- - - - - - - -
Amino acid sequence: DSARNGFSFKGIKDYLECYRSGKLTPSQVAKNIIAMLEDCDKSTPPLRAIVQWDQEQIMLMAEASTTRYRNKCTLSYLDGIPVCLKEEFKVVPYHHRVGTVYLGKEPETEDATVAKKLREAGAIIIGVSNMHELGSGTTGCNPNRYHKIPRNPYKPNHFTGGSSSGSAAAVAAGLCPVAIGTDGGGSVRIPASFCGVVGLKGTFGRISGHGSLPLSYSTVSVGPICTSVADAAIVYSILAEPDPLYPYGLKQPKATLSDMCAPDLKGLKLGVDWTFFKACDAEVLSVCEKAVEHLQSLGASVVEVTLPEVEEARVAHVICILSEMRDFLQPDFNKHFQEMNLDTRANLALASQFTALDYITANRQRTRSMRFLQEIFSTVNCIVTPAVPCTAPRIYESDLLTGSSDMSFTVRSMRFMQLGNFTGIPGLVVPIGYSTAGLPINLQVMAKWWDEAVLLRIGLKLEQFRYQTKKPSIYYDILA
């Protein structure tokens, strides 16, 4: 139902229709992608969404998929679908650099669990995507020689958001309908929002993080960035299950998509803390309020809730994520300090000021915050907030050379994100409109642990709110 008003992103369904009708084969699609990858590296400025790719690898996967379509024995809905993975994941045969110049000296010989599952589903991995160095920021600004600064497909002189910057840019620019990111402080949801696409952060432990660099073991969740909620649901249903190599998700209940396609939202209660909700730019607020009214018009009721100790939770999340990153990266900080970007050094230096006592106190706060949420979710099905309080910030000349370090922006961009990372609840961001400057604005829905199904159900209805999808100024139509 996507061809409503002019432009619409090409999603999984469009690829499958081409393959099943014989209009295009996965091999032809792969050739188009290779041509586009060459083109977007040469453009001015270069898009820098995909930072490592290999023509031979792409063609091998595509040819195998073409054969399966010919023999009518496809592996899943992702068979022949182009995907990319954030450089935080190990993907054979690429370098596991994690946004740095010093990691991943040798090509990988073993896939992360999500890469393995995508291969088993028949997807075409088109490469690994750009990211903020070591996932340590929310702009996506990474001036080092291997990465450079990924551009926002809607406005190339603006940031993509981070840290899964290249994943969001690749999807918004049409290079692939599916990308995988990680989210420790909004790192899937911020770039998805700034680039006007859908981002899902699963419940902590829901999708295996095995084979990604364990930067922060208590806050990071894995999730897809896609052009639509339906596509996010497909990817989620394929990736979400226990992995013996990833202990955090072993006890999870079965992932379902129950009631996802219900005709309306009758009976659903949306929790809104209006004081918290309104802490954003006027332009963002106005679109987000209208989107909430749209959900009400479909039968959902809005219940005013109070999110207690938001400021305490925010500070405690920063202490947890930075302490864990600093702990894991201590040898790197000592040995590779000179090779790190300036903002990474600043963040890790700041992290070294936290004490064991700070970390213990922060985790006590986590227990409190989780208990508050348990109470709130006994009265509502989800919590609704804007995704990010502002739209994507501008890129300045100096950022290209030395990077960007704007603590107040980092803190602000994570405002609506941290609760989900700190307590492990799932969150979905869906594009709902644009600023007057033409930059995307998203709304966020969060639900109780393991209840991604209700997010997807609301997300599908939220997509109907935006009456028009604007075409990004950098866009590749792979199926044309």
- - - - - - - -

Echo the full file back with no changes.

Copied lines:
Amino acid sequence: DSARNGFSFKGIKDYLECYRSGKLTPSQVAKNIIAMLEDCDKSTPPLRAIVQWDQEQIMLMAEASTTRYRNKCTLSYLDGIPVCLKEEFKVVPYHHRVGTVYLGKEPETEDATVAKKLREAGAIIIGVSNMHELGSGTTGCNPNRYHKIPRNPYKPNHFTGGSSSGSAAAVAAGLCPVAIGTDGGGSVRIPASFCGVVGLKGTFGRISGHGSLPLSYSTVSVGPICTSVADAAIVYSILAEPDPLYPYGLKQPKATLSDMCAPDLKGLKLGVDWTFFKACDAEVLSVCEKAVEHLQSLGASVVEVTLPEVEEARVAHVICILSEMRDFLQPDFNKHFQEMNLDTRANLALASQFTALDYITANRQRTRSMRFLQEIFSTVNCIVTPAVPCTAPRIYESDLLTGSSDMSFTVRSMRFMQLGNFTGIPGLVVPIGYSTAGLPINLQVMAKWWDEAVLLRIGLKLEQFRYQTKKPSIYYDILA
């Protein structure tokens, strides 16, 4: 139902229709992608969404998929679908650099669990995507020689958001309908929002993080960035299950998509803390309020809730994520300090000021915050907030050379994100409109642990709110 008003992103369904009708084969699609990858590296400025790719690898996967379509024995809905993975994941045969110049000296010989599952589903991995160095920021600004600064497909002189910057840019620019990111402080949801696409952060432990660099073991969740909620649901249903190599998700209940396609939202209660909700730019607020009214018009009721100790939770999340990153990266900080970007050094230096006592106190706060949420979710099905309080910030000349370090922006961009990372609840961001400057604005829905199904159900209805999808100024139509 996507061809409503002019432009619409090409999603999984469009690829499958081409393959099943014989209009295009996965091999032809792969050739188009290779041509586009060459083109977007040469453009001015270069898009820098995909930072490592290999023509031979792409063609091998595509040819195998073409054969399966010919023999009518496809592996899943992702068979022949182009995907990319954030450089935080190990993907054979690429370098596991994690946004740095010093990691991943040798090509990988073993896939992360999500890469393995995508291969088993028949997807075409088109490469690994750009990211903020070591996932340590929310702009996506990474001036080092291997990465450079990924551009926002809607406005190339603006940031993509981070840290899964290249994943969001690749999807918004049409290079692939599916990308995988990680989210420790909004790192899937911020770039998805700034680039006007859908981002899902699963419940902590829901999708295996095995084979990604364990930067922060208590806050990071894995999730897809896609052009639509339906596509996010497909990817989620394929990736979400226990992995013996990833202990955090072993006890999870079965992932379902129950009631996802219900005709309306009758009976659903949306929790809104209006004081918290309104802490954003006027332009963002106005679109987000209208989107909430749209959900009400479909039968959902809005219940005013109070999110207690938001400021305490925010500070405690920063202490947890930075302490864990600093702990894991201590040898790197000592040995590779000179090779790190300036903002990474600043963040890790700041992290070294936290004490064991700070970390213990922060985790006590986590227990409190989780208990508050348990109470709130006994009265509502989800919590609704804007995704990010502002739209994507501008890129300045100096950022290209030395990077960007704007603590107040980092803190602000994570405002609506941290609760989900700190307590492990799932969150979905869906594009709902644009600023007057033409930059995307998203709304966020969060639900109780393991209840991604209700997010997807609301997300599908939220997509109907935006009456028009604007075409990004950098866009590749792979199926044309």